Original languageEnglish (US)
Pages (from-to)883-887
Number of pages5
JournalGastrointestinal Endoscopy
Volume77
Issue number6
DOIs
StatePublished - Jun 2013

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Meperidine
Fentanyl
Endoscopy
Prospective Studies
Intubation
Conscious Sedation
Midazolam
Narcotics
Tertiary Healthcare
Random Allocation
Quality Improvement
Ambulatory Surgical Procedures
Outpatients

ASJC Scopus subject areas

  • Gastroenterology
  • Radiology Nuclear Medicine and imaging

Cite this

Impact of fentanyl in lieu of meperidine on endoscopy unit efficiency : A prospective comparative study in patients undergoing EGD. / Dzeletovic, Ivana; Harrison, M. Edwyn; Crowell, Michael D.; Ramirez, Francisco C; Yows, Catherine R.; Harris, Lucinda A.; Pasha, Shabana F; Gurudu, Suryakanth R.; Leighton, Jonathan A; Heigh, Russell I.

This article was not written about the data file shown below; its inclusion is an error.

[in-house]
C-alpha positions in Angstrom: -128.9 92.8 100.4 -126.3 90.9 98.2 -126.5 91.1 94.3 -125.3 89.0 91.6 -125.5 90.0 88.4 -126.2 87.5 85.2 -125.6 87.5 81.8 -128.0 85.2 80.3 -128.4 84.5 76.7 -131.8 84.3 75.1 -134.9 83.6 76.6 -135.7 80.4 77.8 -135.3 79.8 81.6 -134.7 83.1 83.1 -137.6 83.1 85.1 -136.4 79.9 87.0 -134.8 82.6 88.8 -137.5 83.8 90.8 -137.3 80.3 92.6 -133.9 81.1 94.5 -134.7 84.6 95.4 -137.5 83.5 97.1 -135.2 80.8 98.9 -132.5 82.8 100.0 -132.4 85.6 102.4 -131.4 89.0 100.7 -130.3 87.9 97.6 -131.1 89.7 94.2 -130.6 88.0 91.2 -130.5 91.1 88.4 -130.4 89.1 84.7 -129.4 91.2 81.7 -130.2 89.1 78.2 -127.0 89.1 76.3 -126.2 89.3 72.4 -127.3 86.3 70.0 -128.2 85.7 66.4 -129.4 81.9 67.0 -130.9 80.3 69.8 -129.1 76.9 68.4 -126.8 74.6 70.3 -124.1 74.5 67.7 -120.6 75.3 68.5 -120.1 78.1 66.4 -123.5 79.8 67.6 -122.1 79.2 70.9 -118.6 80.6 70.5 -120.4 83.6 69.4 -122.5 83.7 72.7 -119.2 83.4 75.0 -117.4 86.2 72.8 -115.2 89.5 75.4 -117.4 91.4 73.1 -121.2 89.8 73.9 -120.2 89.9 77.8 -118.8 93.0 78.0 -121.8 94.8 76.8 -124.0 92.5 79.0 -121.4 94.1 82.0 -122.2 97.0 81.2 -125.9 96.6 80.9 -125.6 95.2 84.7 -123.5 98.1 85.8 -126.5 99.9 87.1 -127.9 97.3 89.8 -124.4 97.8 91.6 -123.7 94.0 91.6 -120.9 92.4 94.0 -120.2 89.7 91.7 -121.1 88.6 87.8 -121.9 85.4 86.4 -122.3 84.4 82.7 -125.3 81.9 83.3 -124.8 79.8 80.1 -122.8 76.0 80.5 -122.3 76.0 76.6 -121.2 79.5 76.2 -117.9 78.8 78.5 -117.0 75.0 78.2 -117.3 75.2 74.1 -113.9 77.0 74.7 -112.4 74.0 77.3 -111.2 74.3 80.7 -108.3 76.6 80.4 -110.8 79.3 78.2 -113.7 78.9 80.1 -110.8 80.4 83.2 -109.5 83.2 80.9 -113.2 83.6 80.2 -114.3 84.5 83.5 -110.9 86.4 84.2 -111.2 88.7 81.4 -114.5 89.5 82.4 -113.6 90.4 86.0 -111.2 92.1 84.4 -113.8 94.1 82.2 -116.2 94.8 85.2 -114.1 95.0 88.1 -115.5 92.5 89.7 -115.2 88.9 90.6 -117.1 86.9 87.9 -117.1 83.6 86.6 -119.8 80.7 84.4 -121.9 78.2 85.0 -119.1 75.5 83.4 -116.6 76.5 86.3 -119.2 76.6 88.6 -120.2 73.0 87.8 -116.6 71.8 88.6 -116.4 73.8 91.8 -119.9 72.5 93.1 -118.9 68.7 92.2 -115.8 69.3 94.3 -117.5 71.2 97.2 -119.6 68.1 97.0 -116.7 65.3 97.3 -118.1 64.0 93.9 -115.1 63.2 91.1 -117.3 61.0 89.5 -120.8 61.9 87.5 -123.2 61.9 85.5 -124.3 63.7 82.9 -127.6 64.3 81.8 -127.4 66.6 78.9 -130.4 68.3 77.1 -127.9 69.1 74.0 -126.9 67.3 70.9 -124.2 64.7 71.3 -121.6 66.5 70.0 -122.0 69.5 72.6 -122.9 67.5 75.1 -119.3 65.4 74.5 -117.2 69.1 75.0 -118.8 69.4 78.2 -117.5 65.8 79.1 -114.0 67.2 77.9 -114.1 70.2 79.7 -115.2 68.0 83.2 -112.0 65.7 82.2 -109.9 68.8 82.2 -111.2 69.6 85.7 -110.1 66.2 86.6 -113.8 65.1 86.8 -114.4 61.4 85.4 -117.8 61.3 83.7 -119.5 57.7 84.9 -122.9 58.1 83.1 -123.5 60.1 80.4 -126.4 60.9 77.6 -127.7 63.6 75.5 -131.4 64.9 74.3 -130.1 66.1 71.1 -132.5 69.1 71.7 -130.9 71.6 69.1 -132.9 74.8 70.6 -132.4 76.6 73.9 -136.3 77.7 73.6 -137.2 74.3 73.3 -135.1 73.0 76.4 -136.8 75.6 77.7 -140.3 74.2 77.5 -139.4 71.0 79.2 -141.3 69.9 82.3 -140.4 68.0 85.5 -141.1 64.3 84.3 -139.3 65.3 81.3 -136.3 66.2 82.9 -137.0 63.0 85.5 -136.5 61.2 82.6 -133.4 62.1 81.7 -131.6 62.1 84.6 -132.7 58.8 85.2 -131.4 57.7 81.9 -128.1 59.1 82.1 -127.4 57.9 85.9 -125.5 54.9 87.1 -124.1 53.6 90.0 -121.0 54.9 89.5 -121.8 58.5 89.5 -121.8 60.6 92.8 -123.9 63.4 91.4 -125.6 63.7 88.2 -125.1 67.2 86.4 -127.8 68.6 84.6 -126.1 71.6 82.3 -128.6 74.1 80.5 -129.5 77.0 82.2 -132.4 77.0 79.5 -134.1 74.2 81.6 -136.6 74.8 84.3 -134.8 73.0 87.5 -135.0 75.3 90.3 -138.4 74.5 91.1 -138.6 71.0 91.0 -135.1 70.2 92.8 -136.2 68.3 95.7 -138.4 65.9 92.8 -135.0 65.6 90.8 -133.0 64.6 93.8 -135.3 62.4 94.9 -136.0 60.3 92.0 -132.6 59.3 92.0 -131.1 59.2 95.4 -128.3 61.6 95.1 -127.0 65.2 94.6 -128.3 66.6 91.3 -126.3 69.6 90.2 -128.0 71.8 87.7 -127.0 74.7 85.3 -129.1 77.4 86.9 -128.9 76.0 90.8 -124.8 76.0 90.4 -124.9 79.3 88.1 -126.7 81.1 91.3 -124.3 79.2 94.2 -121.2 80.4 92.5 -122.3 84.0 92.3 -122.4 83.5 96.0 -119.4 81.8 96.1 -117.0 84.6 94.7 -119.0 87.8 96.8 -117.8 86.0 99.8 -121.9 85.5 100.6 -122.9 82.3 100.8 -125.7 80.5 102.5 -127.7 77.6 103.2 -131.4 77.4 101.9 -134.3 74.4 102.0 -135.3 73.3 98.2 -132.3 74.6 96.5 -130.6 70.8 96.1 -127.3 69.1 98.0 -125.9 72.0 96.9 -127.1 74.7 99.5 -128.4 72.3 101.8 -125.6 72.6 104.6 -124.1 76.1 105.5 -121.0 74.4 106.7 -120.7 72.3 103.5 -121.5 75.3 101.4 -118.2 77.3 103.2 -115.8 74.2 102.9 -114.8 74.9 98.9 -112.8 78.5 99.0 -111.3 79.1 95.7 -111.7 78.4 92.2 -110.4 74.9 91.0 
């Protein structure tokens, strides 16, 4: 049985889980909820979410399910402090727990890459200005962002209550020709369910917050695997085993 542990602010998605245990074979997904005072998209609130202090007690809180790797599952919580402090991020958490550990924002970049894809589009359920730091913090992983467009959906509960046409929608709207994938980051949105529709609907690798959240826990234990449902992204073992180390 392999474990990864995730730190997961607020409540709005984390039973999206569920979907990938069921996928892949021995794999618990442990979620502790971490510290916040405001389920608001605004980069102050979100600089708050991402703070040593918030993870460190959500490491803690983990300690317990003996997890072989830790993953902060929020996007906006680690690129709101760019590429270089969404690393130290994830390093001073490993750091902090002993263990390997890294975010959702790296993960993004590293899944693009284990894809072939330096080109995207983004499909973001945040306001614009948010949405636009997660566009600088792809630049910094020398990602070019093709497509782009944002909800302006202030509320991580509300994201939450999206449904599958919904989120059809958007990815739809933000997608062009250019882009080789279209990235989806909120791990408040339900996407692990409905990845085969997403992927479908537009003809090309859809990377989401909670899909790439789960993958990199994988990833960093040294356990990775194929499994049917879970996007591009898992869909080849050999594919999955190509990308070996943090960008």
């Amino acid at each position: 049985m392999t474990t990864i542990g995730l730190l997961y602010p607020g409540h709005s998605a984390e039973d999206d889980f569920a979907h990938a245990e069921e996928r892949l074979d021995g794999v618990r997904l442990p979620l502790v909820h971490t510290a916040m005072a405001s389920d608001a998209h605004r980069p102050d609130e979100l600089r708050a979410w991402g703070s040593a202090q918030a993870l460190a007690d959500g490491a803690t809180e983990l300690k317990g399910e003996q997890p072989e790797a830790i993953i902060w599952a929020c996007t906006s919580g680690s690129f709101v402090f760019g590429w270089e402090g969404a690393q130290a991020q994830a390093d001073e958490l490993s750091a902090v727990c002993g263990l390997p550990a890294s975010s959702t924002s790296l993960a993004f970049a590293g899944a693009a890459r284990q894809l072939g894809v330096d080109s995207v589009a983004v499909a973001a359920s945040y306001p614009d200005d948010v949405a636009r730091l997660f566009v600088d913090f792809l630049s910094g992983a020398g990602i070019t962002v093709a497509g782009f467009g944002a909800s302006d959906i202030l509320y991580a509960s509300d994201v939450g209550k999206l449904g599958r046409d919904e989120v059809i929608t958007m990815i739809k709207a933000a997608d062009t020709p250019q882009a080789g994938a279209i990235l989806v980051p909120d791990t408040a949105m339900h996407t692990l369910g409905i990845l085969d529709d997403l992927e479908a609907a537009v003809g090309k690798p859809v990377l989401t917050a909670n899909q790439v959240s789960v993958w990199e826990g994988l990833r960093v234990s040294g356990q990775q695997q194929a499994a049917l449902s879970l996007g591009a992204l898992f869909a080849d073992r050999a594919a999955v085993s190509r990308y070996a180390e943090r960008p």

In: Gastrointestinal Endoscopy, Vol. 77, No. 6, 06.2013, p. 883-887.

Research output: Contribution to journalArticle

Dzeletovic, Ivana ; Harrison, M. Edwyn ; Crowell, Michael D. ; Ramirez, Francisco C ; Yows, Catherine R. ; Harris, Lucinda A. ; Pasha, Shabana F ; Gurudu, Suryakanth R. ; Leighton, Jonathan A ; Heigh, Russell I. / Impact of fentanyl in lieu of meperidine on endoscopy unit efficiency : A prospective comparative study in patients undergoing EGD. In: Gastrointestinal Endoscopy. 2013 ; Vol. 77, No. 6. pp. 883-887.